By Jasper Burget
Around this time each year, thousands of UC Berkeley students move out of their accommodations and head for home. And each year they leave behind a colossal mess. Walking through the area south of campus near Piedmont Avenue, which hosts a number of fraternities, sororities and other student housing, the evidence of the exodus is everywhere. Discarded belongings line the sidewalks. Couches and mattresses are especially common, but other items included a television and a teddy bear. Also present are heaps of debris whose original form can be difficult to identify. Even when students make an effort to place everything in appropriate receptacles, the contents inevitably overflow.
Before all Cal students are labeled slobs, it should be noted that there were also numerous signs of attempts to clean up. U-Haul trucks lined the streets and students were hard at work packing belongings into car trunks and trash into dumpsters. The city and university have also taken steps to minimize the mess.
“Over the years, UC has worked closely with the city to reduce the amount of trash left after spring semester ends and the mass exodus of students begins,” said Cal spokesman for Residential and Student Service Programs Marty Takimoto. “During move-out, UC sets up large dumpsters near each of our major residence hall complexes and coordinates with UC recycling to recycle items which were previously thrown away or left on sidewalks.”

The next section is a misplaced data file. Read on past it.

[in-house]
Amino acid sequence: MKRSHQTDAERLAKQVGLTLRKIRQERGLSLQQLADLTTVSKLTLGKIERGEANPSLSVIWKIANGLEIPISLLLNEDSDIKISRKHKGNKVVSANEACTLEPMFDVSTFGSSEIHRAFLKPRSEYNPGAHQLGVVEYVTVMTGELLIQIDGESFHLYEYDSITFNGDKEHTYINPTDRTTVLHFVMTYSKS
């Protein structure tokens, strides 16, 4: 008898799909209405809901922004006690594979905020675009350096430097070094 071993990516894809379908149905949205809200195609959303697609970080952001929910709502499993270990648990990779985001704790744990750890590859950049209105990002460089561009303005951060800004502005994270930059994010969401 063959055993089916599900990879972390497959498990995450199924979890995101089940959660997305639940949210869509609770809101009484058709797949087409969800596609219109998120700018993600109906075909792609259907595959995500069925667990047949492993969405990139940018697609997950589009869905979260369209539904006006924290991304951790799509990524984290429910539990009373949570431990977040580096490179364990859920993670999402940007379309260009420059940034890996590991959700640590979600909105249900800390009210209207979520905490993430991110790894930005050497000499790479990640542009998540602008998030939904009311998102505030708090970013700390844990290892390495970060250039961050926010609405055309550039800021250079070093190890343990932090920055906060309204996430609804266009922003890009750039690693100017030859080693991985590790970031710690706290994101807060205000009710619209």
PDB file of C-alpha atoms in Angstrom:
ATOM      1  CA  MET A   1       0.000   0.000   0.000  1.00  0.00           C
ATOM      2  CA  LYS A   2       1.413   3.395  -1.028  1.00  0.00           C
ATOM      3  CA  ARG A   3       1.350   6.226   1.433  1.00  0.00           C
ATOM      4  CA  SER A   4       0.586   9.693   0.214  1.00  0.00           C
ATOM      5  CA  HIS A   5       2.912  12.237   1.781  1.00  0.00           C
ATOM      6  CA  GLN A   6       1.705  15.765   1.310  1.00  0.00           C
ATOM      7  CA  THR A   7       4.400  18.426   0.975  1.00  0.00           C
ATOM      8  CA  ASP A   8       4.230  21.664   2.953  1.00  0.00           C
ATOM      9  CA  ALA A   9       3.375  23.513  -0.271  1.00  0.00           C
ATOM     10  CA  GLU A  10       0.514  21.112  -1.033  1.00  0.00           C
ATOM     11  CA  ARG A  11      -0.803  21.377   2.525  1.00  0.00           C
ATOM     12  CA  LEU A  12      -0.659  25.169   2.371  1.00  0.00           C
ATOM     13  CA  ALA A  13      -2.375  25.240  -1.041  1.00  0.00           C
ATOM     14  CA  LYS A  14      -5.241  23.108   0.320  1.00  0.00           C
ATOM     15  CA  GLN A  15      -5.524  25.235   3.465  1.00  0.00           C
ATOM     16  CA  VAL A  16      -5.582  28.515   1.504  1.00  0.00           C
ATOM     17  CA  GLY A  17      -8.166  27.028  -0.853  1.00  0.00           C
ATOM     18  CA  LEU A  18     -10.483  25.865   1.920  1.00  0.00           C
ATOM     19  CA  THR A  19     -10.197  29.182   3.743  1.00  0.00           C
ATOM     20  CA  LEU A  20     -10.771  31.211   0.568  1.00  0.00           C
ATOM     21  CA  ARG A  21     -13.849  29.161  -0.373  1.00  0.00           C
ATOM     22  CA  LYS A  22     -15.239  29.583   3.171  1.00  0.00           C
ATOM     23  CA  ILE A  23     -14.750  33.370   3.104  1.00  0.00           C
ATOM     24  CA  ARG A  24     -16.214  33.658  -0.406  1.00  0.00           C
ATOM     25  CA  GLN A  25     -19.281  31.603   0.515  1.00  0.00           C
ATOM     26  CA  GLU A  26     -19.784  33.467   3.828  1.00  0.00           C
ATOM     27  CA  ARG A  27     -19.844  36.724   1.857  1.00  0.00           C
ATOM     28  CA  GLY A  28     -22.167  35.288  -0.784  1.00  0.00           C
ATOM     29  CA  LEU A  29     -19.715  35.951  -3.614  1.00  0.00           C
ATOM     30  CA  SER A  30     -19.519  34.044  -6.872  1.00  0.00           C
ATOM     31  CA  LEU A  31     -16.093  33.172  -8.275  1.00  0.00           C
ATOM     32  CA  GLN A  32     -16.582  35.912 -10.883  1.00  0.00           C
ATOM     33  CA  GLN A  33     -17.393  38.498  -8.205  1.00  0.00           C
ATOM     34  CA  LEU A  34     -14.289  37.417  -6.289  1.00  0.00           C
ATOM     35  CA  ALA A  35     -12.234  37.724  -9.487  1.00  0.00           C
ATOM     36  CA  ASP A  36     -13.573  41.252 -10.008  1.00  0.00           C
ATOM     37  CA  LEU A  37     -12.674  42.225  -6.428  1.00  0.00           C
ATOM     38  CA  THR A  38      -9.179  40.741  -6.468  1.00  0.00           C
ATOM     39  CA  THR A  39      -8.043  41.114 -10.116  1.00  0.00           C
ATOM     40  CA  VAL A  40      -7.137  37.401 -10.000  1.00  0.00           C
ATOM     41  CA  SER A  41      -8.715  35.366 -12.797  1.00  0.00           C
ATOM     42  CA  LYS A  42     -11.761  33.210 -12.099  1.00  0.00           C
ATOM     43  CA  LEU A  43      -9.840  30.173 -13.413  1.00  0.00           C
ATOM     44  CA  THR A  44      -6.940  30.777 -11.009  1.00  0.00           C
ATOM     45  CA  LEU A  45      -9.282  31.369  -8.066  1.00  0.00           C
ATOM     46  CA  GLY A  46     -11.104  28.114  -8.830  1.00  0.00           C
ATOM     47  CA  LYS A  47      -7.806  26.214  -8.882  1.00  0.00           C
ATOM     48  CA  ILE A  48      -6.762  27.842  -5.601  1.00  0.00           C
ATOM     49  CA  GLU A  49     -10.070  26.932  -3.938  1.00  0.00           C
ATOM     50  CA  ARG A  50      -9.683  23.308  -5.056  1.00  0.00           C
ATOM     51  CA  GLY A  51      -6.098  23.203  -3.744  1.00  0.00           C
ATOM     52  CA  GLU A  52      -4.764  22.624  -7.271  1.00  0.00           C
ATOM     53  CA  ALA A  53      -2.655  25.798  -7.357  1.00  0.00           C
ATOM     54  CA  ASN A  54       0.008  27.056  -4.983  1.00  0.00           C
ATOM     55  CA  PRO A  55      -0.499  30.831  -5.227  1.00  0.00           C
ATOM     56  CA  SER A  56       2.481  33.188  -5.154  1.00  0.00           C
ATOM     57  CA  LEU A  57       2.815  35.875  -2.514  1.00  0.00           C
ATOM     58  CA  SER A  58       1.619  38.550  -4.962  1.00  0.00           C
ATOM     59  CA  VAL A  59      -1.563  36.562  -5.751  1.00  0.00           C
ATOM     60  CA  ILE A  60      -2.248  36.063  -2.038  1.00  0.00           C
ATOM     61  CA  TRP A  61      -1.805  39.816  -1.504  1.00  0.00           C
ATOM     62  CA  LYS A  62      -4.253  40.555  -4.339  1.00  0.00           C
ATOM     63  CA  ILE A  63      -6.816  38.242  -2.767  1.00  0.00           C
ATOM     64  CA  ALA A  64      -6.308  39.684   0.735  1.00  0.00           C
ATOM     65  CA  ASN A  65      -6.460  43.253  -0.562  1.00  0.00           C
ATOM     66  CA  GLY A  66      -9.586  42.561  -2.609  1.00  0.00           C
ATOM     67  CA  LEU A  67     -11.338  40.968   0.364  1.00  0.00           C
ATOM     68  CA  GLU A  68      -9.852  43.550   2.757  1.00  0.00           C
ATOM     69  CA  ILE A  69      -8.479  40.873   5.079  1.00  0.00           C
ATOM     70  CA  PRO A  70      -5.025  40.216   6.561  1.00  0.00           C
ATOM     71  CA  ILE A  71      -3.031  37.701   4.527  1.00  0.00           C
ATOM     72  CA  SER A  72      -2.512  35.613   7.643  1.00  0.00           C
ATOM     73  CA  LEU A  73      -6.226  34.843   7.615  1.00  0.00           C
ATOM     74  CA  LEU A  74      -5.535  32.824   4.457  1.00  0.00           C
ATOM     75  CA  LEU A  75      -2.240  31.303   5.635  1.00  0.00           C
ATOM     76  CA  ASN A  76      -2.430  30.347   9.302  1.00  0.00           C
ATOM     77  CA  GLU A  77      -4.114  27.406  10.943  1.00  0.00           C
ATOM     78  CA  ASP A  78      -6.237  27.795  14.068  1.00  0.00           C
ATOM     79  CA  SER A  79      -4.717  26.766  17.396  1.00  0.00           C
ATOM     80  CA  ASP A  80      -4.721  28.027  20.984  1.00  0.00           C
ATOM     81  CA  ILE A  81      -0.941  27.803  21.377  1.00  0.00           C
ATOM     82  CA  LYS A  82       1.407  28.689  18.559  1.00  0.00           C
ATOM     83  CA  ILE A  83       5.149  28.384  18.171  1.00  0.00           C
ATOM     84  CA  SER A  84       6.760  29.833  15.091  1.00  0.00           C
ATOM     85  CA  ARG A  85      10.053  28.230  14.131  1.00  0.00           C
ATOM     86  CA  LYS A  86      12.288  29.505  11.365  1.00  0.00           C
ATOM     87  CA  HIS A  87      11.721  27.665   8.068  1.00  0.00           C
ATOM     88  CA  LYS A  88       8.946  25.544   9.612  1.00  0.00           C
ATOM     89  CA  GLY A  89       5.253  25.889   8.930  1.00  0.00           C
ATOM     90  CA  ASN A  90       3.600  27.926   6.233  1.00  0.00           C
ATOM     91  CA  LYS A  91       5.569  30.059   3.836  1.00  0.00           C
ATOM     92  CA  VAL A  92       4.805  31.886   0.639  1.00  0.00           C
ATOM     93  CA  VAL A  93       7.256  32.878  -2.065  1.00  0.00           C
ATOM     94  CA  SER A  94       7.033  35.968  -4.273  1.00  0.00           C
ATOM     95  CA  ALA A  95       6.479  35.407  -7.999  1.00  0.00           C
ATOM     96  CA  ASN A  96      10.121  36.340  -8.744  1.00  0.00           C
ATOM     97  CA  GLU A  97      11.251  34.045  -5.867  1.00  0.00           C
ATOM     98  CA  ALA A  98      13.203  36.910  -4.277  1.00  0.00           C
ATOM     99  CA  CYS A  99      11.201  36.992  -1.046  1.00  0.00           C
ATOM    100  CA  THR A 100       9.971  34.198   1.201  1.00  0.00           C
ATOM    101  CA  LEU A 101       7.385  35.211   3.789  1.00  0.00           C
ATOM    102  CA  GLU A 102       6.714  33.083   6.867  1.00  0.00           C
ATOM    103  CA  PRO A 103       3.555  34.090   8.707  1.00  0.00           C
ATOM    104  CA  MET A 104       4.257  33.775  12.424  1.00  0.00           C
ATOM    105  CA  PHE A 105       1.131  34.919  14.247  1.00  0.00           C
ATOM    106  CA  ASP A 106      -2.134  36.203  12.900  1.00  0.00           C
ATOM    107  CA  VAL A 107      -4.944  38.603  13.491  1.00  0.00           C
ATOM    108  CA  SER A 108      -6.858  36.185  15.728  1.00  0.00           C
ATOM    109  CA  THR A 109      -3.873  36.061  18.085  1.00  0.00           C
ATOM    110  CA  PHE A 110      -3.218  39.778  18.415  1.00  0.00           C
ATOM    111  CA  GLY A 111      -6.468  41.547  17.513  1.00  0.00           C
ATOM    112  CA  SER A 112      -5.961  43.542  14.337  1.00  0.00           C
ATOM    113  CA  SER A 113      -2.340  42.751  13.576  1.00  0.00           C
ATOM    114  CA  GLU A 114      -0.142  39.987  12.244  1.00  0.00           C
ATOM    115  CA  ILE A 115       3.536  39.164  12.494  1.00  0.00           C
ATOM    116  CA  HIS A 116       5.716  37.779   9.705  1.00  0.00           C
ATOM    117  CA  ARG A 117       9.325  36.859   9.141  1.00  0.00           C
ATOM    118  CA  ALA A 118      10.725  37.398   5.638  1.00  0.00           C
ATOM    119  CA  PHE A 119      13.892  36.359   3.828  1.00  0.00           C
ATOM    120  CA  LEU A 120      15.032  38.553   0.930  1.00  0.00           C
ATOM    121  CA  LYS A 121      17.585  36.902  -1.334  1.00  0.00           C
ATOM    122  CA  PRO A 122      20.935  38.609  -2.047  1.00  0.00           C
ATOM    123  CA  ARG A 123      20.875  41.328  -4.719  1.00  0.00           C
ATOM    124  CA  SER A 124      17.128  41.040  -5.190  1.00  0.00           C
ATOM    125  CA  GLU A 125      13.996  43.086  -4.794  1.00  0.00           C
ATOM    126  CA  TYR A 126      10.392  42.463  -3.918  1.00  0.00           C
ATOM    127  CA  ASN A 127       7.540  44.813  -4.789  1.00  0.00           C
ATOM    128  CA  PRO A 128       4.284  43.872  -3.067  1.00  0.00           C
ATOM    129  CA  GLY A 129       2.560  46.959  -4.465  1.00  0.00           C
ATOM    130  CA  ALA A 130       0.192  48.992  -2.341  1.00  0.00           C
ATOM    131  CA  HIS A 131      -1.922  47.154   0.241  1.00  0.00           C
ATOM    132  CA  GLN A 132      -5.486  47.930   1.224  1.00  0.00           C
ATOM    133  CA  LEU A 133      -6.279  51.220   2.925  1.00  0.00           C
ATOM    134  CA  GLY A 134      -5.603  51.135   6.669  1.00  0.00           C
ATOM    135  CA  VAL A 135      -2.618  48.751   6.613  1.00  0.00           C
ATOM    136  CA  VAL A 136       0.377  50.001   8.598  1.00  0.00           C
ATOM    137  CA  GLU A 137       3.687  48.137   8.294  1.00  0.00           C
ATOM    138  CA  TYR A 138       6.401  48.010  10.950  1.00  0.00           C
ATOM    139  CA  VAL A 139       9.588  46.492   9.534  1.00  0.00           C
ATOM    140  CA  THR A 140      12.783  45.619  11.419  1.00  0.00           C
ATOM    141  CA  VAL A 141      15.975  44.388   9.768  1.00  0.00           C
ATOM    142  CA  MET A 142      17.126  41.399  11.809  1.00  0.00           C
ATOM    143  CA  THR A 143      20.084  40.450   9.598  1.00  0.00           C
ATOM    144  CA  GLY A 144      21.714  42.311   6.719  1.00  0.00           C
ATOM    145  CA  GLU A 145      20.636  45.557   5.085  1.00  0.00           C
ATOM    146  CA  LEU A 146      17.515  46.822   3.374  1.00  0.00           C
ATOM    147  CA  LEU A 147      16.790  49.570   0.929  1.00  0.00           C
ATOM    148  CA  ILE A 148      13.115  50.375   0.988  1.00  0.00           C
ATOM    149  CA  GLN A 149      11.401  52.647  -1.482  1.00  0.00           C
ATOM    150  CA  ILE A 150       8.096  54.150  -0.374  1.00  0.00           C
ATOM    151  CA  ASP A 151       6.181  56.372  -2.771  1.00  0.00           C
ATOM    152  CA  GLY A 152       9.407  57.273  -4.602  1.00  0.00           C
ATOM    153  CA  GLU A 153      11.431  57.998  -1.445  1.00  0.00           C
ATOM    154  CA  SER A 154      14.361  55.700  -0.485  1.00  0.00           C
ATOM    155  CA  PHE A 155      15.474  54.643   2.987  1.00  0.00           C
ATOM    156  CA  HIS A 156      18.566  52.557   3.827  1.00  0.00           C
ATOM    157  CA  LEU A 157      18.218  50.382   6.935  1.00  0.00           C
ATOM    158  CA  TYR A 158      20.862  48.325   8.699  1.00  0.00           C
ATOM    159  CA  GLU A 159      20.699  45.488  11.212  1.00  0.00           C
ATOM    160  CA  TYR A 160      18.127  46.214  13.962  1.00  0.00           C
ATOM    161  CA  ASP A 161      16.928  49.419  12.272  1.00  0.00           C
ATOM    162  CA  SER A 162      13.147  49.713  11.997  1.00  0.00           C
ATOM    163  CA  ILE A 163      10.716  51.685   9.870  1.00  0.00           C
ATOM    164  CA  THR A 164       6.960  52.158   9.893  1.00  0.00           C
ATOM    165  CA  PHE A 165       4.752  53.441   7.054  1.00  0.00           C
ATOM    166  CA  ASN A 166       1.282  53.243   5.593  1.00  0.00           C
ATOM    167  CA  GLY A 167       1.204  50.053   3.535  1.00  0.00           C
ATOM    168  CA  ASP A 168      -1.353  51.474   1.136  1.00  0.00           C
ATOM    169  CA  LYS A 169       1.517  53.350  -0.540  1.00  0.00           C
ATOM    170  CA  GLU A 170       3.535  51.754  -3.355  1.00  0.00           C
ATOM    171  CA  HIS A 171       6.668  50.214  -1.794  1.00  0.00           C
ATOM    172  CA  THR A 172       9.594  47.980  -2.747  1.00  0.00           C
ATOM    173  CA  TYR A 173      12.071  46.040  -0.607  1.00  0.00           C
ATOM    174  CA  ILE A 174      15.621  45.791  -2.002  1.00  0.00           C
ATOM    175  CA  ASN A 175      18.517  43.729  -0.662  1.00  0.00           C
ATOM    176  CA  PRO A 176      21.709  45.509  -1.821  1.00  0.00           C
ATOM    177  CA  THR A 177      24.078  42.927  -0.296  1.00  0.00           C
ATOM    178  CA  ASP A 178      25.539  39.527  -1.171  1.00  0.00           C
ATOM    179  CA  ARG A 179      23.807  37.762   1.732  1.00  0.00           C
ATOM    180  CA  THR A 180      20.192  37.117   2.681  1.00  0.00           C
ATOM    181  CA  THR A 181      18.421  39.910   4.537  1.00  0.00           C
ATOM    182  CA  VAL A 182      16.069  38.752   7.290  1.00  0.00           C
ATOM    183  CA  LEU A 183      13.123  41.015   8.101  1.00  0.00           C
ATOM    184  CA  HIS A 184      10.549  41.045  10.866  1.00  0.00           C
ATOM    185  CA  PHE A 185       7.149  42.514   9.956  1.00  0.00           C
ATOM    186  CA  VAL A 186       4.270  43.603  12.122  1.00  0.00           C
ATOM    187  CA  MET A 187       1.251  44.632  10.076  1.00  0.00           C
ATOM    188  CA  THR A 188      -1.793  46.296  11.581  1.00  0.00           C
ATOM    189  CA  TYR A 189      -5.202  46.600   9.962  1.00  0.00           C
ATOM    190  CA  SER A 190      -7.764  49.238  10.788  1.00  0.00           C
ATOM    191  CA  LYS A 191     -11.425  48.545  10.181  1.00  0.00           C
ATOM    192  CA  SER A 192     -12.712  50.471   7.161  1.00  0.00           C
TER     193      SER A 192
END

A new program this year had students lease in-room refrigerators rather than bringing their own. This addressed an issue from previous years where many fridges were left behind. Those refrigerators were often hard to recycle or throw away, but the fridges leased to students this year were Energy Star rated for efficiency, and the provider collected them at the end of the year. “I’ve found that students are very interested in recycling and being more sustainable. They just need to have information to help them do so,” Takimoto added.
This year, Takimoto said, the move-out process from the residence halls went “very smoothly.”
“We haven’t eliminated all the trash left by students but we continue to improve each year,” he said.
Unfortunately, the mess may prove to be the inevitable result of a massive and sudden annual departure of residents from the neighborhood. Berkeleyside documented the Southside scene earlier this week.
(Photographs by Jasper Burget)
Jasper Burget, a senior at Head-Royce School, is currently interning at Berkeleyside. He will attend Williams College this fall.
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